It feels like these updates are getting harder and harder to write. I’ll try my best but I can’t imagine this'll be a good one. Got some pics if you’re interested.


Since I got my little blue guy running about the place I’ve avoided that side of things. There’s all sorts of gamey stuff that I’ve yet to delve into (clearly). My recent time has entirely consisted on design.

It’s probably a good thing I’m not rushing to do the gamey stuff at this moment. As a commenter stated from the last blog:


On a serious note, I think that if you need to spend that time learning about unity and such, do it. I'd much rather see the game being high quality - delayed - even for a year instead of you just rushing it through while completely ignoring the learning process and ending with a bad product.


Wise words.

I’m sure I’m repeating myself, but it can’t be stated enough what a total novice I’ve become now that I’m using Unity. Many aspects of it are very simple and easy to learn for a beginner as you’d imagine, but there’s just so many tricks and tips and trade-secrets that I’m not familiar with.


Unity nerds - "We Dooo!"

It feels a bit like there’s a secret society that they keep hidden from me, considering how difficult it is to get acknowledgement when asking a question.

Why don't I get an invite?





I still feel a bit overwhelmed by Unity. It was the same with Flash, it took me years until I felt reasonably proficient.

I've been using it for a few months, I've got to grips with the basics but the underlying mechanisms - what's actually going on under the hood - is still a complete mystery to me. I trust that I could write some runnable code without much trouble, but I know if I came back to it a month later having learnt a bit more I’d see so many little problems and inefficiencies I’d probably rewrite it.


One of the new concepts I’ve been struggling with recently is that of ‘shaders’.

Shaders are basically instructions sent from the program to the GPU that decide how your 3D objects will look on the screen.

Some shaders are pretty simple, for instance I wrote a shader that makes trees sway slightly, and leaves flutter. Unfortunately, what I managed to come up with looked pretty unnatural and weird, so in the end I used someone else's.

Again - novice.

Other shaders however are quite frighteningly complex. Take for instance a built-in shader that makes a flat plane into realistic looking water.


Blue Boy has no idea why that's there.


I’m not sure the use of complex shaders will be prevalent in the game, but I want to learn how to make them so I’m not inhibited when it comes to getting a desired effect.

Here’s another example of a complex shader that skillfully blends 2 textures with an optional flow:


I’m not sure I’ll have much use for this effect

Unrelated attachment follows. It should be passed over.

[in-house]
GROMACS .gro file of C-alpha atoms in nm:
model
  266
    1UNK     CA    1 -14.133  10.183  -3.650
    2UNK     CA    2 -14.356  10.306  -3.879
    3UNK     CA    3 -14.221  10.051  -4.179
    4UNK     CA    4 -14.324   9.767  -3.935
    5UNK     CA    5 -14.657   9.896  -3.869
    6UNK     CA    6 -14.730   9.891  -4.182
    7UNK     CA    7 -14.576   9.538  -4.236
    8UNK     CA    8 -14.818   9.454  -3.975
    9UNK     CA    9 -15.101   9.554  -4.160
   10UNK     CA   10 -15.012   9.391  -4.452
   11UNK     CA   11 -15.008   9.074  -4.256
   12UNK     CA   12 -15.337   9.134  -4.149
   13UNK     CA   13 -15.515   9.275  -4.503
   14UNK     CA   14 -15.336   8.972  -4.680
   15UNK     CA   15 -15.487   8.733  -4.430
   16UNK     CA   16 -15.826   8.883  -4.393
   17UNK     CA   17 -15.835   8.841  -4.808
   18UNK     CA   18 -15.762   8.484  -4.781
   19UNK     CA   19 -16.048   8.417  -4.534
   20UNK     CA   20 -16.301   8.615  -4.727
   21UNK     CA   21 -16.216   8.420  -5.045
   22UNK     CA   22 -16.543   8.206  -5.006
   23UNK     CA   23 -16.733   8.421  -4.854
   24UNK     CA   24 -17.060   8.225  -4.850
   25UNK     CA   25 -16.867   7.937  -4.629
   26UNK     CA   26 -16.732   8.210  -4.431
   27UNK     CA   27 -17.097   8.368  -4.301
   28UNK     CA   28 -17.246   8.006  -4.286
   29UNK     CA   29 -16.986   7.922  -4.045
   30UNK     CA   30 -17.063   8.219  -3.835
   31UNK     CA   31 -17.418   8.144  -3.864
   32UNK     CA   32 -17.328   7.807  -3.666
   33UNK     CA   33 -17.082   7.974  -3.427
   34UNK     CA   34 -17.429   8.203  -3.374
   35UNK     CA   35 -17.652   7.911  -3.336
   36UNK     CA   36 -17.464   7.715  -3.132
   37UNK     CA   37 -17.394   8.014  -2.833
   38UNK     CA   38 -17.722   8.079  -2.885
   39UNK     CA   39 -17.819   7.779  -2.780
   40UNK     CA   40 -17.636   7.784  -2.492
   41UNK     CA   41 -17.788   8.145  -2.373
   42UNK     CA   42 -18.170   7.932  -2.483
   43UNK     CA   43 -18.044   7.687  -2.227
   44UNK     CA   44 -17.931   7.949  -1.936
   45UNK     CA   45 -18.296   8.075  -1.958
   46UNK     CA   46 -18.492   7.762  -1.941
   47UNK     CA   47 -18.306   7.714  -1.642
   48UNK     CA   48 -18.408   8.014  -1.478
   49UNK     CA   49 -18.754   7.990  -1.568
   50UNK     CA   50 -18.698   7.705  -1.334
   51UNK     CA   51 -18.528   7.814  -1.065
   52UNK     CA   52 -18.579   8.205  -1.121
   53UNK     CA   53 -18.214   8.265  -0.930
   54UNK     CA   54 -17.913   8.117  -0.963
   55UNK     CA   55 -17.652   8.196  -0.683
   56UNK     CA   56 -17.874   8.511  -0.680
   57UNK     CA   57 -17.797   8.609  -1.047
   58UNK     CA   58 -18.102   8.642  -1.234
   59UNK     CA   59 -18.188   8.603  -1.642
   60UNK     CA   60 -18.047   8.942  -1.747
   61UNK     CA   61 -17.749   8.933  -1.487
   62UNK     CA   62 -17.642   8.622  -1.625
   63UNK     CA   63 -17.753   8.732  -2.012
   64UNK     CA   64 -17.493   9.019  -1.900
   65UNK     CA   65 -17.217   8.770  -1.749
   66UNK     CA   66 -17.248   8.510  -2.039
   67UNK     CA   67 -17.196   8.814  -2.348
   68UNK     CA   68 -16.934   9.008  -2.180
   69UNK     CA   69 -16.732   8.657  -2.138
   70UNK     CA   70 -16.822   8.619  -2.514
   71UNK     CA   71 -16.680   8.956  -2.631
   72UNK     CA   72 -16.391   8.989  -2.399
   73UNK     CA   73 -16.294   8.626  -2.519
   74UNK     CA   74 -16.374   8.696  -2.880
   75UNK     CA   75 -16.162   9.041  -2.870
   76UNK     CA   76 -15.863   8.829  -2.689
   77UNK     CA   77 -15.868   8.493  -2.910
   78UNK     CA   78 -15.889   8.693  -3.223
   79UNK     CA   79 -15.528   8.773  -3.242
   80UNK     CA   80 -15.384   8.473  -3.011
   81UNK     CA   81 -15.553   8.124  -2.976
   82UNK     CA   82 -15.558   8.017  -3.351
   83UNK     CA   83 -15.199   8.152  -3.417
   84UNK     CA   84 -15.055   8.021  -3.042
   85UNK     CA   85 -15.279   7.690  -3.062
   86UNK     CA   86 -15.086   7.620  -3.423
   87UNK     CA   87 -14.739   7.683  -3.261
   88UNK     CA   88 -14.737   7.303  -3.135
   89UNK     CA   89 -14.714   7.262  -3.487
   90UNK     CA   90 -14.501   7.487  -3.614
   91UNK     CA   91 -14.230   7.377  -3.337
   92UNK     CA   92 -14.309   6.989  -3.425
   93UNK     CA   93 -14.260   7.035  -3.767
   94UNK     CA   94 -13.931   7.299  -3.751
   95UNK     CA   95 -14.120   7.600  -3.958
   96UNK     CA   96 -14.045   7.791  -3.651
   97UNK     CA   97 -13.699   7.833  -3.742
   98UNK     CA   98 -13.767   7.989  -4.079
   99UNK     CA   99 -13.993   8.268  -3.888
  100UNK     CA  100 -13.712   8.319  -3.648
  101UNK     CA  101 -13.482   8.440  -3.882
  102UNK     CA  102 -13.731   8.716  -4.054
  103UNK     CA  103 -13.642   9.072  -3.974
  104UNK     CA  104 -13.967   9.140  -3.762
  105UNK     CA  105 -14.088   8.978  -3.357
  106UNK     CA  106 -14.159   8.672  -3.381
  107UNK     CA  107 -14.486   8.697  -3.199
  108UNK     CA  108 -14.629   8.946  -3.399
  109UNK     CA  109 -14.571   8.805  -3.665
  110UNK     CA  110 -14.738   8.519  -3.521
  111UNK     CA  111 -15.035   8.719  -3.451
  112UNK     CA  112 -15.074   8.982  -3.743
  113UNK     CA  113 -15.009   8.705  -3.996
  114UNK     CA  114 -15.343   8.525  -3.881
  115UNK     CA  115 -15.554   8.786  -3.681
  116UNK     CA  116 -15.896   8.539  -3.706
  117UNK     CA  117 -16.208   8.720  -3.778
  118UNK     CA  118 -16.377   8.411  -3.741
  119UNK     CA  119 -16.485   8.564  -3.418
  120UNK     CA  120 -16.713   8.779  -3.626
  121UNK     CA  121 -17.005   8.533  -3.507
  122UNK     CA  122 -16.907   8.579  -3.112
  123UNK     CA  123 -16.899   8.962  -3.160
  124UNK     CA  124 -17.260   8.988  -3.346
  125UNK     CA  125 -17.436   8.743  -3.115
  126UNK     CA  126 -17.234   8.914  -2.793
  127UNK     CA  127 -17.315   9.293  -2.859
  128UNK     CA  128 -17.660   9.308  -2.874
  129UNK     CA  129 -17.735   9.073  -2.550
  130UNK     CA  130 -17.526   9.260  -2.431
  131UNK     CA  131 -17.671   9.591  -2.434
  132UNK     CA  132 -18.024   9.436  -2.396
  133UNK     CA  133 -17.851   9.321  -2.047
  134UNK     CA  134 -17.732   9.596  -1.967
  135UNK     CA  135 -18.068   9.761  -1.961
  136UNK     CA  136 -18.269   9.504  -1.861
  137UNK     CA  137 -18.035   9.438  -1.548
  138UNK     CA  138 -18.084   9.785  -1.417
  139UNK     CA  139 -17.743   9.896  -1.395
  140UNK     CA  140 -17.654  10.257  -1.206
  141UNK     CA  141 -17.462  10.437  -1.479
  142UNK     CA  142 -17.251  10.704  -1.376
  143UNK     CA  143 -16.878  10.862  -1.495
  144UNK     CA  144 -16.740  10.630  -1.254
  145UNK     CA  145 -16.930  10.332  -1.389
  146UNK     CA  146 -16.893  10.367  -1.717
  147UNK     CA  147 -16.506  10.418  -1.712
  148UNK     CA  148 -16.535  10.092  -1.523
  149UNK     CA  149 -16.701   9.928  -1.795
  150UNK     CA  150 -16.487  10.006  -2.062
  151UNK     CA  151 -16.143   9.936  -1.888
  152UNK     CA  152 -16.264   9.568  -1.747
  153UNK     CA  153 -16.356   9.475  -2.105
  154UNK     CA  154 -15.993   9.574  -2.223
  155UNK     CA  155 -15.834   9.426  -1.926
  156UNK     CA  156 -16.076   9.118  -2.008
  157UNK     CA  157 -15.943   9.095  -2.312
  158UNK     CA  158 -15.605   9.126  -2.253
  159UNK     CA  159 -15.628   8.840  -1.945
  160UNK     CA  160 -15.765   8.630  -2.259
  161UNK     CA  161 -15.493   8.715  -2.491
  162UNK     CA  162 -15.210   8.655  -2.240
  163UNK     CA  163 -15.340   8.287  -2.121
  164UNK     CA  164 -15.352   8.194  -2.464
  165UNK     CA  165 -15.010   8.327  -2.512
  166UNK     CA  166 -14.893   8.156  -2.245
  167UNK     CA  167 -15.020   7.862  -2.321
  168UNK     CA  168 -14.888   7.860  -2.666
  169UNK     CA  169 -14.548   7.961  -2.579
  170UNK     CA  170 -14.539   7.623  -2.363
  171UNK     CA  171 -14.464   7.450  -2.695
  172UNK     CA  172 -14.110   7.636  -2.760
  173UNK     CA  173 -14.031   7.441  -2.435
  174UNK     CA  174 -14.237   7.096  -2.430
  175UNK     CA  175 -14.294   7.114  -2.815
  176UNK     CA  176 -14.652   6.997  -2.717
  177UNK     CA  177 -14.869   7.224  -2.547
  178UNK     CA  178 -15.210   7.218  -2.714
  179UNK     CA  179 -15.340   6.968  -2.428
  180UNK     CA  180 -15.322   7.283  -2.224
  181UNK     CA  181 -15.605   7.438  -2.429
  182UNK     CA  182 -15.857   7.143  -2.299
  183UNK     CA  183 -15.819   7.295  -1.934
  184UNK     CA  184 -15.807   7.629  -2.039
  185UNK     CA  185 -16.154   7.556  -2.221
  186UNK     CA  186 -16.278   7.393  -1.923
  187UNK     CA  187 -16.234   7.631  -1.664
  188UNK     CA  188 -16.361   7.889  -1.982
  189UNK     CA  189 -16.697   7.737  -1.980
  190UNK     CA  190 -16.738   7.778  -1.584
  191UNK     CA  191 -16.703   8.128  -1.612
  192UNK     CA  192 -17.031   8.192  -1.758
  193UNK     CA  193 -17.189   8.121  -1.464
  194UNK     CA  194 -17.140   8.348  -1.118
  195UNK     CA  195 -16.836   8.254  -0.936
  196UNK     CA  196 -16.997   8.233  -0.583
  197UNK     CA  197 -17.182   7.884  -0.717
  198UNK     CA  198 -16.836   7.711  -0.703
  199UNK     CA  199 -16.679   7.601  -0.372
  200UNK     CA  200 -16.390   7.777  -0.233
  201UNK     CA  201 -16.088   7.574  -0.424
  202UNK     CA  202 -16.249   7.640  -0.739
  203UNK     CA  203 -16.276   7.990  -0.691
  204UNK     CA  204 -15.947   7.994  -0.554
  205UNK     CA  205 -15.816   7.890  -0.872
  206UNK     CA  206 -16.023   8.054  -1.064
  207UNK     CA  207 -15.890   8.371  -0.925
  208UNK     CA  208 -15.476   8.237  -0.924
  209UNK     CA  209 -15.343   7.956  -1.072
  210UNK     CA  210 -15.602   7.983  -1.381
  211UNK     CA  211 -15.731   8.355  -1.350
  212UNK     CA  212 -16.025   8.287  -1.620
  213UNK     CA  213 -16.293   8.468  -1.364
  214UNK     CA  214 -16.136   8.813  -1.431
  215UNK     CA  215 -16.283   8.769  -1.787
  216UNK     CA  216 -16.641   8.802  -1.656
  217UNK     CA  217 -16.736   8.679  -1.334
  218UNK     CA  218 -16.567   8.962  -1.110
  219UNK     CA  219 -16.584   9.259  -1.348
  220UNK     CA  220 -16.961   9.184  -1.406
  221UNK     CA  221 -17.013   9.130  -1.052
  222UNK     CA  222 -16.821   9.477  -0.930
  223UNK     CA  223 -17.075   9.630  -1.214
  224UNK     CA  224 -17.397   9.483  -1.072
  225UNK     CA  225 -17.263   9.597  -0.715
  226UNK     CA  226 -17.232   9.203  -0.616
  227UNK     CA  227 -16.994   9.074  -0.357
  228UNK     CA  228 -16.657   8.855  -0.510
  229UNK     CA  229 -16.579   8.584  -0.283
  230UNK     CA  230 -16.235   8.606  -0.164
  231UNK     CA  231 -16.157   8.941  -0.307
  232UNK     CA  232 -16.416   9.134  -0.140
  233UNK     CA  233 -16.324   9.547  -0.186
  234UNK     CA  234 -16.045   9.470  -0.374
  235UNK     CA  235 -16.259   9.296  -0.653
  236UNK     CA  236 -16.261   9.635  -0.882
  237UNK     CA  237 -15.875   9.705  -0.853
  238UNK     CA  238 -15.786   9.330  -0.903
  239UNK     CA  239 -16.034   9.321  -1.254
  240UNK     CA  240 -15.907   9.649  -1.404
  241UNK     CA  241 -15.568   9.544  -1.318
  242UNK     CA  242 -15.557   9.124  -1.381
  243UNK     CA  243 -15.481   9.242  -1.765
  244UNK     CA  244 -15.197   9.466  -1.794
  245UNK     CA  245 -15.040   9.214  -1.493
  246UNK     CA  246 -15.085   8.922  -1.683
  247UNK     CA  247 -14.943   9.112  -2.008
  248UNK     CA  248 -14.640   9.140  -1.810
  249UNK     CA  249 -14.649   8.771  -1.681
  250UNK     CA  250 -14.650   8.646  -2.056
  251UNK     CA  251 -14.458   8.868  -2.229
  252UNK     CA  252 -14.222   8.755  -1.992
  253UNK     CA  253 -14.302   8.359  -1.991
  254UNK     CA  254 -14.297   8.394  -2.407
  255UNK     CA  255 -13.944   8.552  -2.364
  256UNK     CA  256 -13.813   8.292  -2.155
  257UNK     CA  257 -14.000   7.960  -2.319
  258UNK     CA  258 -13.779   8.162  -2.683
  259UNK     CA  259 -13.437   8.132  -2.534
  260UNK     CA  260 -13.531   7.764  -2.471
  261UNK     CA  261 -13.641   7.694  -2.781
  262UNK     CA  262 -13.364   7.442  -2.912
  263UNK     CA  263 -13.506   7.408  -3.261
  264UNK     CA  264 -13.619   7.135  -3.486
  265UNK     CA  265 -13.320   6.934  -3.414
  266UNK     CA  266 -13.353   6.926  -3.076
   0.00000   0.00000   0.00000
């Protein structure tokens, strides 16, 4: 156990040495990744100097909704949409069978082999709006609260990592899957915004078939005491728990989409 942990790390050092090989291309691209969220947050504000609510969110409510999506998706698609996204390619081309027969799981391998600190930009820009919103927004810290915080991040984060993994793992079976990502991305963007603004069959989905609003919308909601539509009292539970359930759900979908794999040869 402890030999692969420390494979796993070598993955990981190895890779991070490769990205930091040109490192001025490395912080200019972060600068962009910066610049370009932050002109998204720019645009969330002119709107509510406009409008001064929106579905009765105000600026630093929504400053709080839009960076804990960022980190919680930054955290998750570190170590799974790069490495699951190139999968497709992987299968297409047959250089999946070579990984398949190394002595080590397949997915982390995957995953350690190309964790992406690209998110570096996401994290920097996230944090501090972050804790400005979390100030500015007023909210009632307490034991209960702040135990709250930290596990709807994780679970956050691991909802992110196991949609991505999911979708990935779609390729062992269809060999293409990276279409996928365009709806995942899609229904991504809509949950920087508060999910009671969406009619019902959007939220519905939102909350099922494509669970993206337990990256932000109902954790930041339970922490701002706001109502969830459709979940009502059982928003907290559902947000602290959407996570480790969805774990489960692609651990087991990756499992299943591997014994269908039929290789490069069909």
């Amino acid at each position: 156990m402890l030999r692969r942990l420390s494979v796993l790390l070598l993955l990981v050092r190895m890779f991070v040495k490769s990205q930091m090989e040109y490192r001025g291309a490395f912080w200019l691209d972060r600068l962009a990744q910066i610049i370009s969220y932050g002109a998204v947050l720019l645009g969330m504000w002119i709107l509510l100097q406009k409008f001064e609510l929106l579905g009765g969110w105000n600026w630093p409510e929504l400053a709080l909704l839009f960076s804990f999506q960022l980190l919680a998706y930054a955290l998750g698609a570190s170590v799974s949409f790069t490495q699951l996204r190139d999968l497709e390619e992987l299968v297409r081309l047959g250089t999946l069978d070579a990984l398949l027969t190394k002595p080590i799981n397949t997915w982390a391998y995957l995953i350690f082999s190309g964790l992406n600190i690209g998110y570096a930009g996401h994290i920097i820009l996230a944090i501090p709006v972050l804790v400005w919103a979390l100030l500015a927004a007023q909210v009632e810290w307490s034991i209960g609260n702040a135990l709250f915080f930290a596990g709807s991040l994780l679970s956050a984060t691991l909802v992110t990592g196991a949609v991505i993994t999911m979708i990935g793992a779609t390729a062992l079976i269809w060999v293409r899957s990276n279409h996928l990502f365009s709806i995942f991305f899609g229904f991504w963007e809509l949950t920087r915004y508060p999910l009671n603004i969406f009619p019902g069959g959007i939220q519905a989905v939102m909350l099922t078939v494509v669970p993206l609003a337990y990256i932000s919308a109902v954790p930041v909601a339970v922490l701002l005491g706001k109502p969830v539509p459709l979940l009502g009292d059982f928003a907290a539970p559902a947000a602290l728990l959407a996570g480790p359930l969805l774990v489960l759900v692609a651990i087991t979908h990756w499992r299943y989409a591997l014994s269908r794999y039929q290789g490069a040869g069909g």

unless plans change drastically.

I’ve been using this shader to try and mix environmental textures. A common challenge for game designers working in 3D is to hide any kind of seam in an openspace environment. If you look closely enough in most games, you’ll notice them, like a road blending into dirt, you can usually make out a seam between the 2 textures.

Unfortunately I haven’t made much progress here, it’s pretty complicated. Also I’ve just not got the knack for doing nature stuff.

Modelling a household object is easy, regardless of how complex it is. Designing an expanse of grass, plants, trees, dirt, rocks, etc. however is an entirely different process.

I want the map to look full of detail and variety, but currently it’s still just a very basic blueprint.

(I’ve hidden my attempts at blending grass with dirt as it just looks like smeared shit in a mental asylum.)



You might notice I’ve replaced a lot of the tarmac with grass and added a few small buildings. And a pretty little pond.


The rest of my time has been spent working on designing objects (again).

I’ve been working my way through the old stuff and applying textures to them so they actually look like the things they’re supposed to.

Here’s a few pics, nothing terribly new or exciting I’m afraid:




As always the lighting in these pics is pretty unusual, these aren’t mistakes of mine, just a quirk of the program I'm using to view them.





The way I’ve gone about texturing most of the objects is quite unusual, kind of a blend of solid colours and surface textures, possibly not so efficient in terms of running, but it’s very efficient in terms of development time. Also I find it matches the original style of Wasted Youth quite nicely.

What do you think? Any good? Leave a comment if you like.


Just before I leave I should mention I’ve got a problem with my Disqus account. I’m blocked entirely from making any comments myself, it considers every post I’ve made to be ‘spam’, and without warning I’ve been banned from making any more posts.

If I can’t get it restored I’ll just have to create a new account… but I don’t want to do that as that would mean 1-0 to them.

Anyway, I’d like to reply to some of the comments but unfortunately I can’t right now. If you want to get in touch another way then send me a message on Facebook, I’m always happy to chat.


Sorry if you found that a bit dull.

As a challenge for myself I’ll try and have another video ready for next time.